• The TRIPS Council, on 16 June, took note of the status of notifications of national laws and regulations by members whose transitional period had expired in 2000 or who had acceded to the WTO after that date, as well as of new notifications made under various provisions of the TRIPS Agreement. The Council took note of the outstanding material required to complete the pending reviews of the legislation of 15 Members and of the new responses to certain follow-up questions. The Council took up the review of the legislation of Armenia. It continued its discussion of the agenda items on the review of the provisions of Article 27.3(b), the relationship between the TRIPS Agreement and the Convention on Biological Diversity, and protection of traditional knowledge and folklore. > More (Word document, 2 pages, 41KB).






WTO Secretariat publishes its first dispute-settlement guide

The WTO Secretariat, on 29 June, published A Handbook on the WTO Dispute Settlement System. “The primary purpose of this training guide is to explain the WTO dispute settlement system to an interested person with little or no knowledge of how this system functions,” according to WTO Legal Affairs Director, Mr. Bruce Wilson, in his preface.

Report detects shifts in services and agricultural trade patterns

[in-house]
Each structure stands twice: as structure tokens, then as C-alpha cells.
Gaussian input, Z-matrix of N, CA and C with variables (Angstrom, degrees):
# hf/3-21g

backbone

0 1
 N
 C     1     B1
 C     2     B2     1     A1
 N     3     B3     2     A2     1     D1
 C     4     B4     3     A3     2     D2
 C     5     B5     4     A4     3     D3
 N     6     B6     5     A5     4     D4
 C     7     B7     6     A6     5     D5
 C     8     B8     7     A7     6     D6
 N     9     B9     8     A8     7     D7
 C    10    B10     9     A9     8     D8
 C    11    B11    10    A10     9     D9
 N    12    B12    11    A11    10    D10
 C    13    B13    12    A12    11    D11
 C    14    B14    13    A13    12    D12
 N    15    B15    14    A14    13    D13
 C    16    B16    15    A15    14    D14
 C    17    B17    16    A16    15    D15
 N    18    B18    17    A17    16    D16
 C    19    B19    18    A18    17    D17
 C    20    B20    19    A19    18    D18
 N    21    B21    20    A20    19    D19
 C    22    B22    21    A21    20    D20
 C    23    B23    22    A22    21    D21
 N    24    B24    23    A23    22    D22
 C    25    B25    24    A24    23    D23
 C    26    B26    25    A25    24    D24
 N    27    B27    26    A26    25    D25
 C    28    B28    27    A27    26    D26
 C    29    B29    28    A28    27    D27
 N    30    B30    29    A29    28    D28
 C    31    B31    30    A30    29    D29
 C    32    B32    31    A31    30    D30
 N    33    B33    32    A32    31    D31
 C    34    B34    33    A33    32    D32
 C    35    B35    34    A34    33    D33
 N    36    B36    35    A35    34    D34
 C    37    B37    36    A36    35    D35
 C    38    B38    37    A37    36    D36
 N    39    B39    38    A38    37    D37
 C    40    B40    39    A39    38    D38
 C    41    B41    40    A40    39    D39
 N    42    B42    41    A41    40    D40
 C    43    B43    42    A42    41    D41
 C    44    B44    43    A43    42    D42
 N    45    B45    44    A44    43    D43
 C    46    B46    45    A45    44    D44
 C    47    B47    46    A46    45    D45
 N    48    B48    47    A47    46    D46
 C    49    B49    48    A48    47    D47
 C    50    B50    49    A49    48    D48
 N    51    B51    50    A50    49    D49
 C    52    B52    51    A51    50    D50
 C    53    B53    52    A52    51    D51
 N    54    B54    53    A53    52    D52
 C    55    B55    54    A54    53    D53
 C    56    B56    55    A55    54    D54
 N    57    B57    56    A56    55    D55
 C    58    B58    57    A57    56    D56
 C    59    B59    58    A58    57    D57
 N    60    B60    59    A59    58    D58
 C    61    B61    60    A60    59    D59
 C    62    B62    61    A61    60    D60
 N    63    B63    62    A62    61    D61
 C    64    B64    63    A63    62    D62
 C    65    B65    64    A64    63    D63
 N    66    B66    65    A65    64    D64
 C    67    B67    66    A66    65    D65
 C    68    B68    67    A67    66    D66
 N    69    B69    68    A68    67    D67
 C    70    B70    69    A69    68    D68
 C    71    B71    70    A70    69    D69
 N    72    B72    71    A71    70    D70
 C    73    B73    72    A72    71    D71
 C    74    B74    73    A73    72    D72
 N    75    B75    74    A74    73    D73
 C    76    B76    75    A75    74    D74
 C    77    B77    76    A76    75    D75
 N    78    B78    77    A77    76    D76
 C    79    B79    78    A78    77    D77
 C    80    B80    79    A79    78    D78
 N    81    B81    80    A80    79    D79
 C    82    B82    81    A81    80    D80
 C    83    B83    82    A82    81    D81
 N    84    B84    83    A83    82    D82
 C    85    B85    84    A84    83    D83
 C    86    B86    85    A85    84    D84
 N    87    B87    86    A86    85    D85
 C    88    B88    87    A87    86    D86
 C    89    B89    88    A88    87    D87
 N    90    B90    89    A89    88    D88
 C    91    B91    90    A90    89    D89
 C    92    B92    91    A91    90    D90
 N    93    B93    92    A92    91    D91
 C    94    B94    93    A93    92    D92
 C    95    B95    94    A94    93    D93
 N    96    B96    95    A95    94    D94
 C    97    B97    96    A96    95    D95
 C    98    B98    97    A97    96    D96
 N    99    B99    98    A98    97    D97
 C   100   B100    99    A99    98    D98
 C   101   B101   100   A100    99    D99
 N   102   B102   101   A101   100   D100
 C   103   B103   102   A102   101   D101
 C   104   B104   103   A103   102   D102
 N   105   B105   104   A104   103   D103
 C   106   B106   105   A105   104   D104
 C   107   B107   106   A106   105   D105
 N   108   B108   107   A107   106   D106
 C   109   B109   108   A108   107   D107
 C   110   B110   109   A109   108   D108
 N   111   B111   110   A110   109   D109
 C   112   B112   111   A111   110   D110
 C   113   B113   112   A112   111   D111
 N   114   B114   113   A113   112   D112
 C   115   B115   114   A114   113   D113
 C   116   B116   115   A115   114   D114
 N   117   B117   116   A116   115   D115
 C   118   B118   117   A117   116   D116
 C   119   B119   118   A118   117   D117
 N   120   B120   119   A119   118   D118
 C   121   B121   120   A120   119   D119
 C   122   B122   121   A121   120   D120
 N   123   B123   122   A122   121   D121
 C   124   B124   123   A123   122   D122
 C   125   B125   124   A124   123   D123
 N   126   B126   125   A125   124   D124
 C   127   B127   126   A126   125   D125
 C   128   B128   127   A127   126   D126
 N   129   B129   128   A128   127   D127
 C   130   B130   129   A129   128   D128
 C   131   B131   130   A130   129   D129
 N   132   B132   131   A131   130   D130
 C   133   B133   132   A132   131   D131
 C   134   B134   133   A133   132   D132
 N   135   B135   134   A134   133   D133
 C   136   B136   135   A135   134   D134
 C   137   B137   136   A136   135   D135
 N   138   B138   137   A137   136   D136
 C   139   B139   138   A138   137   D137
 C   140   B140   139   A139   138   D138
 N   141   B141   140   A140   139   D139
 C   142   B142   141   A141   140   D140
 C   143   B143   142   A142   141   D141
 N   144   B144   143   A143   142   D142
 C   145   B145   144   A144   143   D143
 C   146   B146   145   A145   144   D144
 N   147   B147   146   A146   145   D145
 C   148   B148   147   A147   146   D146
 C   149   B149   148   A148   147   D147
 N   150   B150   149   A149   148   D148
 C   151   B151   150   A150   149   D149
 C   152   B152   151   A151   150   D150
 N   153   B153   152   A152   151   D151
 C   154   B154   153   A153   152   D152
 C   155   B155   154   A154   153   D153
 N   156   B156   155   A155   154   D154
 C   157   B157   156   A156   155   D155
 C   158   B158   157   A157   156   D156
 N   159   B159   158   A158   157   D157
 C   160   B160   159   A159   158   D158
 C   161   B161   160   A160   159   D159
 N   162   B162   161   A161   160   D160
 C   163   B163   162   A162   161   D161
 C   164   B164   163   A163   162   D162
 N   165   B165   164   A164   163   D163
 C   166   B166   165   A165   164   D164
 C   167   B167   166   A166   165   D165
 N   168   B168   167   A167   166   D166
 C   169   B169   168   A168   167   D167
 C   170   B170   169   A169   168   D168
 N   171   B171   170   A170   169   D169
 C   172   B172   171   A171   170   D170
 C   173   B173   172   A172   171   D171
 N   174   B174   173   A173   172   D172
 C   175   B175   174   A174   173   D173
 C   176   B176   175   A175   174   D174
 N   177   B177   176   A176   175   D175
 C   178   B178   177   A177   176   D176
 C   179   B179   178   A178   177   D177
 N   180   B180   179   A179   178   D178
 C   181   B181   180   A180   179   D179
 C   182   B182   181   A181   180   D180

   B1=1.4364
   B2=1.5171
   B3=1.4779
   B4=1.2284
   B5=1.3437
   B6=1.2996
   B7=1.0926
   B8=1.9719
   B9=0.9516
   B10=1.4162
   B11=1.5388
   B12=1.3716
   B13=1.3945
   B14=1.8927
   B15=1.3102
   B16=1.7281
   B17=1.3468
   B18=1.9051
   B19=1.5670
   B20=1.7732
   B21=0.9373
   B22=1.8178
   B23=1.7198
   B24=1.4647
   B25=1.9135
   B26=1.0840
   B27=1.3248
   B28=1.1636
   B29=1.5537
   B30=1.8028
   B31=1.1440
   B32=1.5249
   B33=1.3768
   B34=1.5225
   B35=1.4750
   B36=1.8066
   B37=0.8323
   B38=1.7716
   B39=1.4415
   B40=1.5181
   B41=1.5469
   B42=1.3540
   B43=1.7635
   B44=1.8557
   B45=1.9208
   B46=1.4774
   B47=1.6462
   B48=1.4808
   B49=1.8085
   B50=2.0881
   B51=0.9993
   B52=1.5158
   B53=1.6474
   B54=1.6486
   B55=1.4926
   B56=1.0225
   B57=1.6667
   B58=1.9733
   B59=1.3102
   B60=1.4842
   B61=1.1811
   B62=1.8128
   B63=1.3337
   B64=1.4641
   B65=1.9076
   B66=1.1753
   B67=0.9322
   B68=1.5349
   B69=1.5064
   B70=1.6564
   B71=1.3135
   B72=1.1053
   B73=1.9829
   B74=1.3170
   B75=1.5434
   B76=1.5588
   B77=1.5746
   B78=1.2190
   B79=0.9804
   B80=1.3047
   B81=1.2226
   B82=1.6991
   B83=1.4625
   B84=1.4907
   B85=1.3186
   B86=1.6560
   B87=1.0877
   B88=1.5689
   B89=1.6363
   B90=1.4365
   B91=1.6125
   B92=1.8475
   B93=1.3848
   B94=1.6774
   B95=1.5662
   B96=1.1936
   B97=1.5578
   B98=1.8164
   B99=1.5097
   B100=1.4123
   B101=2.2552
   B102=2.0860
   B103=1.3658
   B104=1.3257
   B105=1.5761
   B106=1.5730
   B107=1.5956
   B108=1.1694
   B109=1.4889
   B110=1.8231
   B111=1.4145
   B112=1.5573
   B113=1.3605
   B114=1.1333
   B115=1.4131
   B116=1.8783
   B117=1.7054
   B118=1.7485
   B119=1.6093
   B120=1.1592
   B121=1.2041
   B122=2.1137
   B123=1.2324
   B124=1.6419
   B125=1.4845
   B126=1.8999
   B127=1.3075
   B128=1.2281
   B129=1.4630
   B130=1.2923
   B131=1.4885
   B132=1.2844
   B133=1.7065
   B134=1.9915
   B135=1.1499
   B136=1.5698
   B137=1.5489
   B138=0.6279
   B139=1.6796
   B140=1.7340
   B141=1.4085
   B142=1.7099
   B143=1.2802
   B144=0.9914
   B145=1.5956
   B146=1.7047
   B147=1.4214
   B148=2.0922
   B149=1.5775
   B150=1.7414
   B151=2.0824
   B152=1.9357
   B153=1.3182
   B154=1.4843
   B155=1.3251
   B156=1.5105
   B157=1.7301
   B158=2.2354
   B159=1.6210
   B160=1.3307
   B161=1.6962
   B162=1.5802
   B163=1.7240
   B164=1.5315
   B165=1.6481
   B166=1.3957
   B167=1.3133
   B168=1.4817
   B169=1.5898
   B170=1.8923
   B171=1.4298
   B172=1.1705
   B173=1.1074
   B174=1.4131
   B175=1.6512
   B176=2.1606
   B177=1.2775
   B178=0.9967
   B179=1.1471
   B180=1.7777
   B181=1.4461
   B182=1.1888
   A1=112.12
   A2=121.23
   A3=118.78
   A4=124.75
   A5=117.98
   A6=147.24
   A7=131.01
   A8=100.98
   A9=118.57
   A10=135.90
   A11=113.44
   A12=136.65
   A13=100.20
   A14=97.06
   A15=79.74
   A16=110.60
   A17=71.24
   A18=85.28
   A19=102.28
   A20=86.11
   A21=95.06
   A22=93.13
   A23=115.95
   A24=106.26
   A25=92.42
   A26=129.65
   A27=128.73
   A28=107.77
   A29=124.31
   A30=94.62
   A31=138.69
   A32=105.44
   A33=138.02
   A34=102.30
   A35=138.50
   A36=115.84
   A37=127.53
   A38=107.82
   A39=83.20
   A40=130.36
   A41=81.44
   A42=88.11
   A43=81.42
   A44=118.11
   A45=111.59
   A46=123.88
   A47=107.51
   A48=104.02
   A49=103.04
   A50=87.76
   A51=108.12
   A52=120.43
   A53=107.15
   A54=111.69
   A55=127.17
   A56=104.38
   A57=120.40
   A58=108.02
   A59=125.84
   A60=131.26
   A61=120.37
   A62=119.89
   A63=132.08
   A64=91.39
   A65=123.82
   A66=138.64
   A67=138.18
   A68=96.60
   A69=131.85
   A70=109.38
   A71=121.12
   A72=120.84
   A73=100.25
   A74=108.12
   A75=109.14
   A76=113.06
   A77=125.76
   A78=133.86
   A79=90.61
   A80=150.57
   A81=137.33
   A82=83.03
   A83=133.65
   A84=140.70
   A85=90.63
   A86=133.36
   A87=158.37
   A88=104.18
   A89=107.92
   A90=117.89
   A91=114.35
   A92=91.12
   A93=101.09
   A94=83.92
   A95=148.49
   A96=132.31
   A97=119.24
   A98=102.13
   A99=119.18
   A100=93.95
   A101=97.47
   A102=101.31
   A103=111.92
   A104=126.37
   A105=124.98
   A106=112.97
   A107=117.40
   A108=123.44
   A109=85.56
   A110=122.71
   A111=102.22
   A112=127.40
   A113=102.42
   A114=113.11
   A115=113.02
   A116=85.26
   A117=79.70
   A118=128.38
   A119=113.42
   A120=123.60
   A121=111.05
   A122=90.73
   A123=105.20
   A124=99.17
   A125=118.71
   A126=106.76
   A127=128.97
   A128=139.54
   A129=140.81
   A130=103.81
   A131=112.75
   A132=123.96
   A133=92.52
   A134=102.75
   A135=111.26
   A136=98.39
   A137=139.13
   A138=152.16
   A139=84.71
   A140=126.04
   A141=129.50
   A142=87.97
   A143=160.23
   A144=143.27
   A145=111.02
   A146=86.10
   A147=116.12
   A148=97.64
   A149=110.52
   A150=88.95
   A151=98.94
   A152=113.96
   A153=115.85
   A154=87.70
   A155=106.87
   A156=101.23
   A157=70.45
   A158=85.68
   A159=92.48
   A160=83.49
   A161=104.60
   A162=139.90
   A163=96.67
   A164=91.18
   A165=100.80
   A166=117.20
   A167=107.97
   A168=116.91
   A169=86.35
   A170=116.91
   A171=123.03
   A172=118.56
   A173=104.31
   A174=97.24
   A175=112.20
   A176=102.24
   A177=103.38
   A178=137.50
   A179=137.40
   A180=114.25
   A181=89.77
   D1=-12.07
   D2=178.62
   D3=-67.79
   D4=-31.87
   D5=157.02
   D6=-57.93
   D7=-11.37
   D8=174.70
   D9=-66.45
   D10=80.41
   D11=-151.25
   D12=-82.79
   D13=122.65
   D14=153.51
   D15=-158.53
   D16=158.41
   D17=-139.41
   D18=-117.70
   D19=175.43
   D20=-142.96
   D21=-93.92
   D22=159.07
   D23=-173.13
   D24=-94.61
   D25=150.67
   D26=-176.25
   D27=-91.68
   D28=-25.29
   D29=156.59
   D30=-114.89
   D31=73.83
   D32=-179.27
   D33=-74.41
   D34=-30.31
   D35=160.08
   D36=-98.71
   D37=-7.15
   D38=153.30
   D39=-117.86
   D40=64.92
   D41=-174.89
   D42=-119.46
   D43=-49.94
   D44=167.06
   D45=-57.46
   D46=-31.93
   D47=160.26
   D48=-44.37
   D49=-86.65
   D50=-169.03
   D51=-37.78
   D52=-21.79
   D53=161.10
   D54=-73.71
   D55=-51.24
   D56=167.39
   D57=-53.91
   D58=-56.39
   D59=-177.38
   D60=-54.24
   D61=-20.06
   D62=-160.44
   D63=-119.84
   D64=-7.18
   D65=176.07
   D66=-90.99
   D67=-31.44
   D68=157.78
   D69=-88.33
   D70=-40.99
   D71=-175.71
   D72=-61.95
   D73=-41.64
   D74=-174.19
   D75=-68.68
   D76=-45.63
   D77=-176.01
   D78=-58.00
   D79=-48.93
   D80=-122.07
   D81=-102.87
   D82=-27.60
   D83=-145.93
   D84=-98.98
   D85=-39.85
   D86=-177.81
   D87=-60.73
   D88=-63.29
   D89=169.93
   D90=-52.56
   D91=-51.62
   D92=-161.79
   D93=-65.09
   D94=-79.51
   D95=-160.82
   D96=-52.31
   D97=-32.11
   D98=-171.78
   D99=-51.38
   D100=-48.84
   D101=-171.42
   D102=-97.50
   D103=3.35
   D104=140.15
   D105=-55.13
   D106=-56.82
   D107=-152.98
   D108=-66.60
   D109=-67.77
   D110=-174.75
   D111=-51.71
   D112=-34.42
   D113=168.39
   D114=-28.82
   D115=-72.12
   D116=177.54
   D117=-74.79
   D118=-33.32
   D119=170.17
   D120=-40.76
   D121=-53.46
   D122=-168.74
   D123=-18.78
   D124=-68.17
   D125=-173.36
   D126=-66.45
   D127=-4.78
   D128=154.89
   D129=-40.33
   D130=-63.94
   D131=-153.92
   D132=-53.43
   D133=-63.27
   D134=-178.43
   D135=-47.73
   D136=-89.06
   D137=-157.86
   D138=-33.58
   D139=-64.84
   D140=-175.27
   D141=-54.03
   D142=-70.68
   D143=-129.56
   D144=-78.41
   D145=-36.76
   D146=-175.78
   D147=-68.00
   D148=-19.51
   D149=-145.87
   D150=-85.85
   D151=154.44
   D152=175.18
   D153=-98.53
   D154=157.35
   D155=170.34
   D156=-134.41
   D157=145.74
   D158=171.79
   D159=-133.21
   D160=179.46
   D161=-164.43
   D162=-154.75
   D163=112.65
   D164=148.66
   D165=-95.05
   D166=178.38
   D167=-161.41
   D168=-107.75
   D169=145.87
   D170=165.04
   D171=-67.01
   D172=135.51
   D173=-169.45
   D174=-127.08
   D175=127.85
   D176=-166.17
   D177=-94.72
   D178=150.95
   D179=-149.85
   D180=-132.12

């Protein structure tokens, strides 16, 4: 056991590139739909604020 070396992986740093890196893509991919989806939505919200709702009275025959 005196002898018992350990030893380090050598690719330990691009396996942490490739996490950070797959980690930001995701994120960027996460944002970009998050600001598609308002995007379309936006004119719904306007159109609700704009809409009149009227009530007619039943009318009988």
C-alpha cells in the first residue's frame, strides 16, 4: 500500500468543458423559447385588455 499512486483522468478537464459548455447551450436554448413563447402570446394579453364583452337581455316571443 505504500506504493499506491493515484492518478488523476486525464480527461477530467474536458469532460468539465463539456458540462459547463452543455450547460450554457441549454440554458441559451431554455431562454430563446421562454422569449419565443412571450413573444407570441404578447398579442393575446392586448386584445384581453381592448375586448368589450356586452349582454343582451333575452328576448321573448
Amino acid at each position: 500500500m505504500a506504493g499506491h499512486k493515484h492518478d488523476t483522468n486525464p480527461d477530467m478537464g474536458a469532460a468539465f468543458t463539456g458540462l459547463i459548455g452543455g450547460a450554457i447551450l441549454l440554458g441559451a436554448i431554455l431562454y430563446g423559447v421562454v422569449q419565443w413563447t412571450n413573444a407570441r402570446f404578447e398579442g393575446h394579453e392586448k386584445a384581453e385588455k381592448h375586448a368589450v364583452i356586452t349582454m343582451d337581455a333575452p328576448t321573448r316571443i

International trade patterns have changed in two significant areas over the past two decades with growth in services trade no longer clearly outstripping growth in goods, while agricultural trade has shifted away from commodities towards processed products, according Recent Trends in International Trade Policy Developments released on 11 June. The WTO Secretariat report challenges a “general perception that world commercial services trade is growing faster than trade in goods. Indeed trade in commercial services expanded faster than goods trade in the second half of the 1980s, but thereafter the record is mixed,” it says. Broadly, services and merchandise trade growth have evolved in a roughly similar way since 1990. For 1990–2003, trade in commercial services and goods both grew by about 6% per year on average, and therefore services’ share of international trade remained at about 20% over the period. “Overall, there is no indication that services categories in general have increased their share in international trade,” the report says.